Providence Cicero, Seattle Times restaurant critic, puts together a list of some of the best food she has sampled at area restaurants in 2011.
Chefs do it. Why can’t I? In the spirit of auld lang syne, I’ve composed a virtual tasting menu culled from my favorite dishes of the year. Granted, as a single meal it’s better suited to a Roman orgy, but portions will be small. If you’re hungry afterward, just set your GPS for any of the locations listed in the sidebar. Here’s to more good eating in 2012!
So many menus open with nibbles these days. These three knocked me off my bar stool: The Coterie Room’s truffle fonduta with “cracklins” (faux pork rinds that taste like porky, deep-fried air); RN74’s impossibly light maitake mushroom tempura with silky green onion mousseline; and a hot-from-the-oven pretzel from Brave Horse Tavern with bacon-laced peanut butter for dipping.
Charcuterie seems to be everywhere, too. Hitchcock’s lonza (olive oil-slicked petals of salty, dry-aged pork loin sprinkled with olive oil and served with tangy grape granita) and Le Grand Bistro Americain’s chicken liver pâté would sing together like a Lady Gaga/Tony Bennett duet.
Up next: a couple of small plates. Golden Beetle’s steamed clams rock with preserved orange and pickled Serrano peppers. Little Water Cantina’s spectacular tuna ceviche is a party on a plate, with St. Jude’s albacore as the guest of honor, and cucumber, jicama, mandarinquat and habanero to help shake things up.
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For the soup course I would pair Marché’s Quenelles en Nage, delicate chicken dumplings in an intense chicken and celeriac potage, with Artusi’s tripe, a brooding, long-simmered, marrow-rich stew. Catherine, meet Heathcliff.
Time for pasta and risotto. Cuoco’s cheese-filled cappelletti and Altura’s rabbit-stuffed agnolotti are each so dainty each might have been fashioned by a flower fairy. And surely some sea goddess was involved in the making of Madison Park Conservatory’s luxurious smoked clam and sea urchin risotto.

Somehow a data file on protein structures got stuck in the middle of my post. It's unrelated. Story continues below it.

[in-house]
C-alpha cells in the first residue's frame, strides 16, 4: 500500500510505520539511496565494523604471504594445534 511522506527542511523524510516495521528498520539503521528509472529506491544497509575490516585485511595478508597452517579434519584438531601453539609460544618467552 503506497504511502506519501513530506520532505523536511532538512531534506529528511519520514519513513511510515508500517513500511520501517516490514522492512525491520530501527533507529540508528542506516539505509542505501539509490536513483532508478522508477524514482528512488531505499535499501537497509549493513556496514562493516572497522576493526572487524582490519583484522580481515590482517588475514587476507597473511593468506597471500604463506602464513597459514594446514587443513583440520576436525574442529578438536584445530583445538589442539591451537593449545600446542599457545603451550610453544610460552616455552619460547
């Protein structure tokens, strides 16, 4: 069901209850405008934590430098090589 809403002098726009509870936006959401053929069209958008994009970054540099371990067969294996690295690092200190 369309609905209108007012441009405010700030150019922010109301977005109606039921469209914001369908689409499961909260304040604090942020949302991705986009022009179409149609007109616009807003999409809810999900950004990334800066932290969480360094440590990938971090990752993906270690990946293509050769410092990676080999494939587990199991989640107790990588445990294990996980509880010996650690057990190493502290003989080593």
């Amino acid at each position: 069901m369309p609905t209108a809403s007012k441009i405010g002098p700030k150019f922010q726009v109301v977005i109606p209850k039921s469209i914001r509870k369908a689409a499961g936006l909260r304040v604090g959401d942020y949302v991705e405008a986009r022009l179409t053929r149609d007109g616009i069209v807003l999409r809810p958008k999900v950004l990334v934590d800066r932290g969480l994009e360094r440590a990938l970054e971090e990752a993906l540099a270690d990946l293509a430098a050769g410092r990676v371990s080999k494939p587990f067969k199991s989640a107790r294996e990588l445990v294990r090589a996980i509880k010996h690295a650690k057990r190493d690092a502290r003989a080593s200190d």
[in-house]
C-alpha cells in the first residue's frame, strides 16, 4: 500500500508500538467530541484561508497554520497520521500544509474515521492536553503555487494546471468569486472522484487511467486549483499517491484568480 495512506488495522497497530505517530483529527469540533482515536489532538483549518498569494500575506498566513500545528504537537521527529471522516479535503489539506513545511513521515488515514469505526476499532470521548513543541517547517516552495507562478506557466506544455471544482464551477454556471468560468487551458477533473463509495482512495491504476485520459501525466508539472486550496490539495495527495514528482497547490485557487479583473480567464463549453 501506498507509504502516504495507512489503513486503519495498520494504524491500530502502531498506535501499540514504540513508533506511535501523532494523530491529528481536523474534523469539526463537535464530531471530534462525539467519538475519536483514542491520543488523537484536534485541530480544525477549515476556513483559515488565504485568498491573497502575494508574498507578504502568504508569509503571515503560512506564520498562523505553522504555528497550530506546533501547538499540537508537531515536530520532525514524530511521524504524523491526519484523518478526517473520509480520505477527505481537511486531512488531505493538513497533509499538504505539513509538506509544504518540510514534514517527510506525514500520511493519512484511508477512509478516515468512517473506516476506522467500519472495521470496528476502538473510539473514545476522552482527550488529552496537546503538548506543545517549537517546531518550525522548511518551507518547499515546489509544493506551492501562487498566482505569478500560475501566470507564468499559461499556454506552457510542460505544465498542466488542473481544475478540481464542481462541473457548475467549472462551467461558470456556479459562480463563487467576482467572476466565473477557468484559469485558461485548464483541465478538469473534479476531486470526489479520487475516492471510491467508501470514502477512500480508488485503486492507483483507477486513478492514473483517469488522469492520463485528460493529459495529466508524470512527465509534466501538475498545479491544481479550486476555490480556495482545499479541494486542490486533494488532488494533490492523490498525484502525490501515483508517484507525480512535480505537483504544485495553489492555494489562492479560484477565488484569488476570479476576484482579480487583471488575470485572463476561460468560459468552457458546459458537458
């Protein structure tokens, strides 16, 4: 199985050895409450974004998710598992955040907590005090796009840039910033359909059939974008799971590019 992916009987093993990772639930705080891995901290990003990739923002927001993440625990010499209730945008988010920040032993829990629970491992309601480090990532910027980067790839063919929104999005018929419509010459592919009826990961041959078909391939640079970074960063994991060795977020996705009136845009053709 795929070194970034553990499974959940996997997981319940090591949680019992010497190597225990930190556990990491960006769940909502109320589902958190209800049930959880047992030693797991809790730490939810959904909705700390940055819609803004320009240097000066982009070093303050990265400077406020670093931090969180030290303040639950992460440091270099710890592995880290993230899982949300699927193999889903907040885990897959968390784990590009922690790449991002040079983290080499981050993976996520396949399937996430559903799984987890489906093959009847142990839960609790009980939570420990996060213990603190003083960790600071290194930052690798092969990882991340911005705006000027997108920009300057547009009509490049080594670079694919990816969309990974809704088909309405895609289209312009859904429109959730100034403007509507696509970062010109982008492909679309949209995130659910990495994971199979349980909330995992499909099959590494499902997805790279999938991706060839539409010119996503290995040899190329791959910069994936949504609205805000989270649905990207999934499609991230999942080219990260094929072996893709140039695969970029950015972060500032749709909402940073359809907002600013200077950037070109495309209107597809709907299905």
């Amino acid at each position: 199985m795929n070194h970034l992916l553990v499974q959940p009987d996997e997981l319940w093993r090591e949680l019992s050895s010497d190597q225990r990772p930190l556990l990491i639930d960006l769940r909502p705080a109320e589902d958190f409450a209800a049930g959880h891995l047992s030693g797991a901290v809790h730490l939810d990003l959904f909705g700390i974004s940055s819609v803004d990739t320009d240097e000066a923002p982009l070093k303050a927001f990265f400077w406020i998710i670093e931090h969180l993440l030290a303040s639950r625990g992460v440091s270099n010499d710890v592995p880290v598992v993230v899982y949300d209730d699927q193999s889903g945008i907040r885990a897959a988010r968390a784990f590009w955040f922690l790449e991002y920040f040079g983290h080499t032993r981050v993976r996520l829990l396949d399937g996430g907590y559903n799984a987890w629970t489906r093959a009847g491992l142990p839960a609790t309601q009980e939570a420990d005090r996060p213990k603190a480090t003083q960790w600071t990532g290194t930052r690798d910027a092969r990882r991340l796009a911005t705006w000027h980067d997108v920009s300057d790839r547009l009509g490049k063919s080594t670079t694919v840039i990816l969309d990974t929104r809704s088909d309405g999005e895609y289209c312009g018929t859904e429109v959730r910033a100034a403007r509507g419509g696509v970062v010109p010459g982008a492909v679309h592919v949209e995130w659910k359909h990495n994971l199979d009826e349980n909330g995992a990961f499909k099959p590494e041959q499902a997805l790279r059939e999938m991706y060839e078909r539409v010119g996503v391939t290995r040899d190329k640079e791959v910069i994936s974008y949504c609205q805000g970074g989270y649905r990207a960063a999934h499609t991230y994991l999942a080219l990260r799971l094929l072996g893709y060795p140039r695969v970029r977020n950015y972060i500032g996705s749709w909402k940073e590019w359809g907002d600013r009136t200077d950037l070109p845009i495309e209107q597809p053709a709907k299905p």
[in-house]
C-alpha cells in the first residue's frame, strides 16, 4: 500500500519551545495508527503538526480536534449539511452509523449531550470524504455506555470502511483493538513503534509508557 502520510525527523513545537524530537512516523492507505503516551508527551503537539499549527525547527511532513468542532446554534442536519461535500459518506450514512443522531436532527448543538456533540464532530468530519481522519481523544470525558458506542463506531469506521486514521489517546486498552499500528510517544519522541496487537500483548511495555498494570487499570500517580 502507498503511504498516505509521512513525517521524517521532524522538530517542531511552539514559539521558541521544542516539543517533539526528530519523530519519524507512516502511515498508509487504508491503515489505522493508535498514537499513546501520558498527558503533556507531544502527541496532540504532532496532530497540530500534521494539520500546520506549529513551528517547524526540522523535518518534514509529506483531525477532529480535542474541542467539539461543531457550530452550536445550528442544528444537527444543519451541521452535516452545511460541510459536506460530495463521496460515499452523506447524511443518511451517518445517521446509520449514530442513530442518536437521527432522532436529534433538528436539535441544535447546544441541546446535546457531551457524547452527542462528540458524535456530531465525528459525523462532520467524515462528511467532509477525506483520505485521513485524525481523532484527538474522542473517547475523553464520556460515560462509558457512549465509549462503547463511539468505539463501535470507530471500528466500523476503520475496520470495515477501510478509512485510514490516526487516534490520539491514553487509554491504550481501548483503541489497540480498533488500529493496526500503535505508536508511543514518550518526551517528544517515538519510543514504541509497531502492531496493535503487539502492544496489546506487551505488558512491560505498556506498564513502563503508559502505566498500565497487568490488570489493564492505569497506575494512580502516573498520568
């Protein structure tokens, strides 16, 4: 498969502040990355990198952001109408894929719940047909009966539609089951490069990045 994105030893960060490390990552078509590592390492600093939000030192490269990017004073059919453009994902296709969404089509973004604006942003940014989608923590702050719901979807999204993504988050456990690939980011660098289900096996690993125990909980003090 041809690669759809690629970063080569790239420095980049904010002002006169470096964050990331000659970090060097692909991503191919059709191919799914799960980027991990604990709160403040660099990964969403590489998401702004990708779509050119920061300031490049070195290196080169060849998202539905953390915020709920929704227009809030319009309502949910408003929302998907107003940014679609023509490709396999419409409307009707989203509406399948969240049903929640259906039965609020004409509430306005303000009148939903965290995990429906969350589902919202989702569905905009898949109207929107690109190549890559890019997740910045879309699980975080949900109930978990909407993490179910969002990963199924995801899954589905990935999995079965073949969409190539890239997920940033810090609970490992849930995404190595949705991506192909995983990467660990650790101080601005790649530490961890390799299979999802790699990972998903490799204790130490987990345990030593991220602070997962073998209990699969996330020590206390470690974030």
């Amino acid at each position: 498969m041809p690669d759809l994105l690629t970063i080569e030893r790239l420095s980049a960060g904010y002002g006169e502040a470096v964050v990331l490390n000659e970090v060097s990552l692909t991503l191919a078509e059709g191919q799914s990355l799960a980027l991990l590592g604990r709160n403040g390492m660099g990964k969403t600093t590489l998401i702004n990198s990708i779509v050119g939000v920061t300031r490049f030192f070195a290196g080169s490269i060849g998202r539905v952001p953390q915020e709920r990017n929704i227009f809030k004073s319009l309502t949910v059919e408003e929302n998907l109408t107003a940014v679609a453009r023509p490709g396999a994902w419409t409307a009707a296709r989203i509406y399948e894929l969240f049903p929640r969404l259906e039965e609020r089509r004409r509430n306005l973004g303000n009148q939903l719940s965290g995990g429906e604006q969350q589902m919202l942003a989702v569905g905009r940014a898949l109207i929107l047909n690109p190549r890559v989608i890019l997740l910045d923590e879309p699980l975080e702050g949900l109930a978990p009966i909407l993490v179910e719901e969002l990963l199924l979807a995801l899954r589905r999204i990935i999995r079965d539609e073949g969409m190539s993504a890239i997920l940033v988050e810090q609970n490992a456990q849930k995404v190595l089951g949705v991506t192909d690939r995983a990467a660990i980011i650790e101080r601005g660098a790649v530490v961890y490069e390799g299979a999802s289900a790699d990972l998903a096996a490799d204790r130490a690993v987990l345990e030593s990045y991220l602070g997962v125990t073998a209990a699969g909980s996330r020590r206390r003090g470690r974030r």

Next up: two fish dishes. Madison Park Conservatory’s pan-fried trout glistens with brown butter as it arches across the plate, chased by a posse of pine nuts, capers and sultanas. Altura’s roasted sturgeon, moistened with pan-juices, is caught in an intricate net of prosciutto and pumpkin seeds crushed with Korean sweet chili.
For the meat course, I offer two multipart plates. In both cases, the whole is greater than the sum of its parts. RN74’s coq au vin is a dynamic duo: the dark meat is braised, the breast poached in duck fat and seared. Altura’s diverting Anderson Ranch Lamb trio includes saucy braised shoulder meat, rare roasted loin sliced over bitter sautéed greens, and a single well-seasoned rib perched on a rectangle of polenta.
As for side dishes, Poquitos’ smoky grilled corn in crema laced with lime and chili piquin offers the best argument yet for cutting the kernels off the cob. The Walrus and the Carpenter’s fried Brussels sprouts, nut-brown and crisp, are utterly bewitching.
Salads follow. Revel’s toss of corned lamb, pickled sunchoke and arugula gets your attention with a dressing of nuoc cham, a potent Vietnamese sauce of chili, garlic, vinegar and fish sauce. Skillet Diner’s dynamic Caesar does it with kale.
No tasting menu would be complete without cheese. Altura’s cheese plate offers a thoughtful composition of contrasting tastes: mild Casatica di buffala with pepper honey and hazelnuts; earthy Twig Farm Goat Tomme with pine nuts and celery gelée; plus sharp Rogue River Blue with candied dates.
Finally, sweets. Stopsky’s dreamy blintzes ooze sweet ricotta cream. RN74’s ice cream sandwich packs salted pecan ice cream between brownielike chocolate cake. Marché’s chocolate cognac mousse is dessert and after-dinner-drink in one.
Providence Cicero: email@example.com